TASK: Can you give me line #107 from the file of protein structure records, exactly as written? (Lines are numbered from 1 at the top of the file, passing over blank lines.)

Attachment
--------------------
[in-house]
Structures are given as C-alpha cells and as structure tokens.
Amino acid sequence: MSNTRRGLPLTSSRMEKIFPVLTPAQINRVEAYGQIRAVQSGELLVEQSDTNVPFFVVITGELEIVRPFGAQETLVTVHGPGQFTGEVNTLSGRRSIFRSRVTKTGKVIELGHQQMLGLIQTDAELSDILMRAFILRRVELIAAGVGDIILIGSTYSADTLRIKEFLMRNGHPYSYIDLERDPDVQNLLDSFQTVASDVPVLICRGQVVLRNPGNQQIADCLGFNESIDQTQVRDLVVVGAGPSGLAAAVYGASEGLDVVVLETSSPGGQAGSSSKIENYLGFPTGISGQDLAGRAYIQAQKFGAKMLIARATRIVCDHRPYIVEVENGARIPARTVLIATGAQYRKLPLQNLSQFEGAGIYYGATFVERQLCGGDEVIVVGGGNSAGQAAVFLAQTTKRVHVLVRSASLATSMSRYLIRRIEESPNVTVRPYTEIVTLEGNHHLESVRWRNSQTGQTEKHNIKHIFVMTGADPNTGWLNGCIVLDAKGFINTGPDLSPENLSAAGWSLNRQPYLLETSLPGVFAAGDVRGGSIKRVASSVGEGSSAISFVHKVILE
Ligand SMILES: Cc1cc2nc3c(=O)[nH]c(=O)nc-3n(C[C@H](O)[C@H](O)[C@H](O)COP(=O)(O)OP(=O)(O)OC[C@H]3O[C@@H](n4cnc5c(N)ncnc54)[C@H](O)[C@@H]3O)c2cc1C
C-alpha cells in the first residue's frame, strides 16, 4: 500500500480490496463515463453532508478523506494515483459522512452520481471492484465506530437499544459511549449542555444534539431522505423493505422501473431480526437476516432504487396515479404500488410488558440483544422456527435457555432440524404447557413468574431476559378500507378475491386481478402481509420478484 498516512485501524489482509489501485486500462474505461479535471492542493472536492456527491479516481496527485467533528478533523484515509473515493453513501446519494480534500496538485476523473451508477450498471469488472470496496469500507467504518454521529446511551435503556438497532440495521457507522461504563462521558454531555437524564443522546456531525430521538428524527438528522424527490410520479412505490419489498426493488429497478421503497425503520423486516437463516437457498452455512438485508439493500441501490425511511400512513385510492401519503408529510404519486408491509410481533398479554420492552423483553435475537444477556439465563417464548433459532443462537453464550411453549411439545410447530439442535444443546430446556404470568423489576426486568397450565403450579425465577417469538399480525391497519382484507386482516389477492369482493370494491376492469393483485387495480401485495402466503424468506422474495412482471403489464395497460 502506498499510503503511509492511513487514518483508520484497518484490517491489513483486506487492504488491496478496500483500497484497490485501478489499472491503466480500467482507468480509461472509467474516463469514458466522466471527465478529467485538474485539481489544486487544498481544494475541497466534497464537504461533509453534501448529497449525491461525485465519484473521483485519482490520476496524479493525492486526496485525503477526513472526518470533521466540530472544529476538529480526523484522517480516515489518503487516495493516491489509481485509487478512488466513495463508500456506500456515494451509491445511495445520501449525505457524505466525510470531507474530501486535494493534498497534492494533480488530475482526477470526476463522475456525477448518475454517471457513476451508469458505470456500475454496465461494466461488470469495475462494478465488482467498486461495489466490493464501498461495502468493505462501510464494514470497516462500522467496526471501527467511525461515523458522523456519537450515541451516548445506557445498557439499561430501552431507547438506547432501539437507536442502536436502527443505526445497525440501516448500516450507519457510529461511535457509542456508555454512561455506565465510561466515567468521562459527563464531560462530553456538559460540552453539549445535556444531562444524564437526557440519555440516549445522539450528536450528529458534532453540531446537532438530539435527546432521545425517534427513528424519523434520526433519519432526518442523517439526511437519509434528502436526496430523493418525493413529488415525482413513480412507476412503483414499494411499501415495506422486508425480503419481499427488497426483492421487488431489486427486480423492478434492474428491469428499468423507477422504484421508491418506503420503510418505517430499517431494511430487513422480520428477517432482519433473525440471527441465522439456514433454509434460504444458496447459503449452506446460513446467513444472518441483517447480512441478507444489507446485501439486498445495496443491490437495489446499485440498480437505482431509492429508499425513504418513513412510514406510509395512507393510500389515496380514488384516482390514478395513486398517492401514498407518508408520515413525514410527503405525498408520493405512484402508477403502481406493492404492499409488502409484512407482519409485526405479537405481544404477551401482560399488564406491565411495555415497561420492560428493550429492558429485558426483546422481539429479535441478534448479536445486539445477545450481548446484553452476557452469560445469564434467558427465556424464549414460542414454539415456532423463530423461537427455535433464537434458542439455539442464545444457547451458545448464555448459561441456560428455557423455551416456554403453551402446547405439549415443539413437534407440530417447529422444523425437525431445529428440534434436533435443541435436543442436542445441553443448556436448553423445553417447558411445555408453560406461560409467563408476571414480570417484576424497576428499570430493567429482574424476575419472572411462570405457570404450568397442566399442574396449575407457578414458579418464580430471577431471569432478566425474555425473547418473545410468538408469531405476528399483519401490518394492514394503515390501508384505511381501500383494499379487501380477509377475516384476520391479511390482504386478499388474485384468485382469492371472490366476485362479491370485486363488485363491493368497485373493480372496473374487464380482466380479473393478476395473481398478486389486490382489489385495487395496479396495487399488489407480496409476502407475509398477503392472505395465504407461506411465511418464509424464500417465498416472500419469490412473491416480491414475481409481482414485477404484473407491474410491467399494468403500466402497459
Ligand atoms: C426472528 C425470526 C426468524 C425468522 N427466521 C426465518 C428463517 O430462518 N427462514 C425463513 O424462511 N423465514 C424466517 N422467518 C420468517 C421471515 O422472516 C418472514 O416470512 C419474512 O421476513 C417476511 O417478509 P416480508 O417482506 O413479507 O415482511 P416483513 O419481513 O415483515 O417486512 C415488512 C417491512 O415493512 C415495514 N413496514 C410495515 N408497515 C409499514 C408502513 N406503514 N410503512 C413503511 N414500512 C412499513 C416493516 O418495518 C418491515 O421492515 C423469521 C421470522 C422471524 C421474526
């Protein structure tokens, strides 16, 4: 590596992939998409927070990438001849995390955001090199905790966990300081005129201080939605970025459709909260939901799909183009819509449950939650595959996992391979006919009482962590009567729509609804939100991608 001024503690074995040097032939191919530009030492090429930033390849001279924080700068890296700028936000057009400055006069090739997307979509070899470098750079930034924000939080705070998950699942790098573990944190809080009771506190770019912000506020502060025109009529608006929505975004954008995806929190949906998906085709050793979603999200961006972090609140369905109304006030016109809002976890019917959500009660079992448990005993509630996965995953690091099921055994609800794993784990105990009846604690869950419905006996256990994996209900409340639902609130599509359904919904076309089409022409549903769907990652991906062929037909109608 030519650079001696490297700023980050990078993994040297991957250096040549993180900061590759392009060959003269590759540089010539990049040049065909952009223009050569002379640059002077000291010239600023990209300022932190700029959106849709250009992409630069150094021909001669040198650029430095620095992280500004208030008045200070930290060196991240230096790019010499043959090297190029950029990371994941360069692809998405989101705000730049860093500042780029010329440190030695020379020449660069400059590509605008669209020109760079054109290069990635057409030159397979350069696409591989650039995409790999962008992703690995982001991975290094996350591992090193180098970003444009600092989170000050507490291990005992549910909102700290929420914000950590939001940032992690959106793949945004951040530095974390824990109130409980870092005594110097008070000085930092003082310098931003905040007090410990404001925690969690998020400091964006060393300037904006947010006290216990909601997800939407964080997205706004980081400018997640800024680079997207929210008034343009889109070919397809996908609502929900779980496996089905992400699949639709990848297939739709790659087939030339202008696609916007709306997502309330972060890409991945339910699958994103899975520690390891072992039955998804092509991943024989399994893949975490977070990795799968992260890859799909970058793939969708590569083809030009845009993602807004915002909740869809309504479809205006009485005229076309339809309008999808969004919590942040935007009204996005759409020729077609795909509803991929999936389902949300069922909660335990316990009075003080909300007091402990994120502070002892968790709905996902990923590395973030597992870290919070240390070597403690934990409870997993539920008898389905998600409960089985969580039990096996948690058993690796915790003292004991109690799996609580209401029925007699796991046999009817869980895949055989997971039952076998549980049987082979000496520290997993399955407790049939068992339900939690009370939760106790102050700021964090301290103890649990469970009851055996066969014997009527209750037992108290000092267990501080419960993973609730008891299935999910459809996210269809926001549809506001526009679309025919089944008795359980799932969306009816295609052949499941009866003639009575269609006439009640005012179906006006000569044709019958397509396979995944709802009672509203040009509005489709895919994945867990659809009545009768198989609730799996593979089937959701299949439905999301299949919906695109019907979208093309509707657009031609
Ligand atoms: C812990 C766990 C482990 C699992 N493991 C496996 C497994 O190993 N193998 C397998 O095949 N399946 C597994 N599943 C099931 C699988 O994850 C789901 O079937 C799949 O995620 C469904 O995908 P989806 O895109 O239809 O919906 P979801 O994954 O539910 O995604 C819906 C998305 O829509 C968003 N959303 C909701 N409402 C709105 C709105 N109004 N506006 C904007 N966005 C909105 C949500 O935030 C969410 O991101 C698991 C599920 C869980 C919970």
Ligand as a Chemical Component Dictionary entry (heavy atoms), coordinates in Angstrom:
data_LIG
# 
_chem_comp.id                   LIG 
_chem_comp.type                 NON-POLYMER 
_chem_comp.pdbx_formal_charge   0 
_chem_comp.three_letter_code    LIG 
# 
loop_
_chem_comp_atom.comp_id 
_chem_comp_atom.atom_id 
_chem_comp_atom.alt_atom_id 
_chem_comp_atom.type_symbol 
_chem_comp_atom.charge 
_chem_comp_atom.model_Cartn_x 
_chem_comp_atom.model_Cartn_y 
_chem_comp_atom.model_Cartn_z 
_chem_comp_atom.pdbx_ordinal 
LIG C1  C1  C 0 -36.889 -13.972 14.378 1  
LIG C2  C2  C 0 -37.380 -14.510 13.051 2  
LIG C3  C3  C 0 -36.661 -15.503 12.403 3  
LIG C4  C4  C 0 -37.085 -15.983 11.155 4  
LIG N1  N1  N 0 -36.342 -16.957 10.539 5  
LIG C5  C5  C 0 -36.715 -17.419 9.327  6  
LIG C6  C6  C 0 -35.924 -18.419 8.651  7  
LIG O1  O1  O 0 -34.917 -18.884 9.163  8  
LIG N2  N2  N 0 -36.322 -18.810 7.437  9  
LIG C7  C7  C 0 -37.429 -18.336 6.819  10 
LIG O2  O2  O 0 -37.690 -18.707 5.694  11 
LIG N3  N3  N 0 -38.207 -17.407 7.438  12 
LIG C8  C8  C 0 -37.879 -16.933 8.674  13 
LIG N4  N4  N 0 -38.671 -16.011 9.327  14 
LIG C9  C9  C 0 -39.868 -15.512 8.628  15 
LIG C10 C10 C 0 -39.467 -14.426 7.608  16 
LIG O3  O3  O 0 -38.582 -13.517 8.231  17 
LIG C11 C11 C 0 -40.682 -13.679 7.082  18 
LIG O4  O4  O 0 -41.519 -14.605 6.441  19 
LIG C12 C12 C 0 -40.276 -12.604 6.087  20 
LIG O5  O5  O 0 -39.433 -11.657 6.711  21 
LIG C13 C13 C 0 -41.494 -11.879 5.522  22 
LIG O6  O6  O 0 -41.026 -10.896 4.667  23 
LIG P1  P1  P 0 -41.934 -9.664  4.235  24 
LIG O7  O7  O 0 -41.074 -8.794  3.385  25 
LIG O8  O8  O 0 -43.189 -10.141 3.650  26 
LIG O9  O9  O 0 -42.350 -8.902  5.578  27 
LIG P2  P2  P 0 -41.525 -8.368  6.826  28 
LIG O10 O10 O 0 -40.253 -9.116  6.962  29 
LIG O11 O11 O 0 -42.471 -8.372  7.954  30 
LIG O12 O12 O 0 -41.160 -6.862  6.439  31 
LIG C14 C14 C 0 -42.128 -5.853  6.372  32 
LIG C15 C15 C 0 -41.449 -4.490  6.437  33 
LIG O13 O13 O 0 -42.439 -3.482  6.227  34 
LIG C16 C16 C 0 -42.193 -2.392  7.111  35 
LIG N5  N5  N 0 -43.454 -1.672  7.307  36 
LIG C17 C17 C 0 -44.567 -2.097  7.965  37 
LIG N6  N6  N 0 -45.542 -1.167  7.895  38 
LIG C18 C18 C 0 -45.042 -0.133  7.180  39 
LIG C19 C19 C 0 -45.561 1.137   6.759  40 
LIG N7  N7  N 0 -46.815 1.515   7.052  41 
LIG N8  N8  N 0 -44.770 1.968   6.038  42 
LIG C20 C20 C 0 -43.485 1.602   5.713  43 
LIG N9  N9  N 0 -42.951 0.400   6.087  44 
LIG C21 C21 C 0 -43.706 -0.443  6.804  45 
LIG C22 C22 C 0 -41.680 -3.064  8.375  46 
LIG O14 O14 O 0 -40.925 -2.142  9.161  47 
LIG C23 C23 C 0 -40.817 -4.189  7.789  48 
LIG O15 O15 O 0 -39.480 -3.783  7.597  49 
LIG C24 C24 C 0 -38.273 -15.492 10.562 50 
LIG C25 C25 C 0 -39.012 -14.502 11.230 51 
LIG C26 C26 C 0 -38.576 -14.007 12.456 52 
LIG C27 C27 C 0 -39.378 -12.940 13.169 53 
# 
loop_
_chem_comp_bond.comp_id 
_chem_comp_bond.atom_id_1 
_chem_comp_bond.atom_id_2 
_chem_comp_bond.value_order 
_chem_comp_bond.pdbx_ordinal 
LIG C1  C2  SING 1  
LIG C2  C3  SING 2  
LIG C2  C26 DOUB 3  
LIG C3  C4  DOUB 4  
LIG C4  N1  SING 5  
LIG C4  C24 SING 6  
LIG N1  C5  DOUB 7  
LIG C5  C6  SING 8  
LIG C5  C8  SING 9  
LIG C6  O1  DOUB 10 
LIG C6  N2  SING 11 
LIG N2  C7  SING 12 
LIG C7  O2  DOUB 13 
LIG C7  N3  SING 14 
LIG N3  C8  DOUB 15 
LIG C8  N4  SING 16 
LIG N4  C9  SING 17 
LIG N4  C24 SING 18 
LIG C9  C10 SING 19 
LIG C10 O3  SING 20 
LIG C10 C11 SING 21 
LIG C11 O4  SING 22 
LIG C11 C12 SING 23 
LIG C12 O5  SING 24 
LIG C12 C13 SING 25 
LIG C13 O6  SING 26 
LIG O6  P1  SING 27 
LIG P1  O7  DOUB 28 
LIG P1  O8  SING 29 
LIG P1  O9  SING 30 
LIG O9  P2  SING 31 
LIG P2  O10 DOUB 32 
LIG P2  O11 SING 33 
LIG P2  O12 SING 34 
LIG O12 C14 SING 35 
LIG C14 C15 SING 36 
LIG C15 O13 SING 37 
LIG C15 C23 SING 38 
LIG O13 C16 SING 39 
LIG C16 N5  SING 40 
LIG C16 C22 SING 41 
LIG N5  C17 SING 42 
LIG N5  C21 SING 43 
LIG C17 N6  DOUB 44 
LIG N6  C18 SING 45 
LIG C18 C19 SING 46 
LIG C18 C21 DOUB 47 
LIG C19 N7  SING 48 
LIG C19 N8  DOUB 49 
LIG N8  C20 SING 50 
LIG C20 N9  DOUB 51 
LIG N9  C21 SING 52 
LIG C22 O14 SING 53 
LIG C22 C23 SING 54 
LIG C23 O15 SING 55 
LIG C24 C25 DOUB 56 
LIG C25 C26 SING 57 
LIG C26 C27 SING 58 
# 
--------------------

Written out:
LIG C10 C11 SING 21 